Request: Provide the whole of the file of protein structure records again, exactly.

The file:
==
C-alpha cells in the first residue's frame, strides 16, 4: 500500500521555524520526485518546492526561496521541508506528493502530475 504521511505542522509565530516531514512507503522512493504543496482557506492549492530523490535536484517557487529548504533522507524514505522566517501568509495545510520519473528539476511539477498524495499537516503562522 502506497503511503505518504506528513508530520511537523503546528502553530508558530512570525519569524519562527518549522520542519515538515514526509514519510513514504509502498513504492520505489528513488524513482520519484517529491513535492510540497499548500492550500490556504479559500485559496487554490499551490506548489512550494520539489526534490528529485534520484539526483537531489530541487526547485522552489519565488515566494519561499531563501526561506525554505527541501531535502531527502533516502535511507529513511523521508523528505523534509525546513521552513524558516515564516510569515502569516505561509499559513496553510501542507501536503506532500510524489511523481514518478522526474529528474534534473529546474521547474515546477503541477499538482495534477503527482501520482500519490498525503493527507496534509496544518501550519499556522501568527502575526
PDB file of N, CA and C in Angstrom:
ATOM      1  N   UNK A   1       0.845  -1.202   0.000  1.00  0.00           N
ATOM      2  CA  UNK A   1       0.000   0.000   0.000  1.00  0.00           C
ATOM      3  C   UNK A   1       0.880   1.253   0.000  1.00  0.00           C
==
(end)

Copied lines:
C-alpha cells in the first residue's frame, strides 16, 4: 500500500521555524520526485518546492526561496521541508506528493502530475 504521511505542522509565530516531514512507503522512493504543496482557506492549492530523490535536484517557487529548504533522507524514505522566517501568509495545510520519473528539476511539477498524495499537516503562522 502506497503511503505518504506528513508530520511537523503546528502553530508558530512570525519569524519562527518549522520542519515538515514526509514519510513514504509502498513504492520505489528513488524513482520519484517529491513535492510540497499548500492550500490556504479559500485559496487554490499551490506548489512550494520539489526534490528529485534520484539526483537531489530541487526547485522552489519565488515566494519561499531563501526561506525554505527541501531535502531527502533516502535511507529513511523521508523528505523534509525546513521552513524558516515564516510569515502569516505561509499559513496553510501542507501536503506532500510524489511523481514518478522526474529528474534534473529546474521547474515546477503541477499538482495534477503527482501520482500519490498525503493527507496534509496544518501550519499556522501568527502575526
PDB file of N, CA and C in Angstrom:
ATOM      1  N   UNK A   1       0.845  -1.202   0.000  1.00  0.00           N
ATOM      2  CA  UNK A   1       0.000   0.000   0.000  1.00  0.00           C
ATOM      3  C   UNK A   1       0.880   1.253   0.000  1.00  0.00           C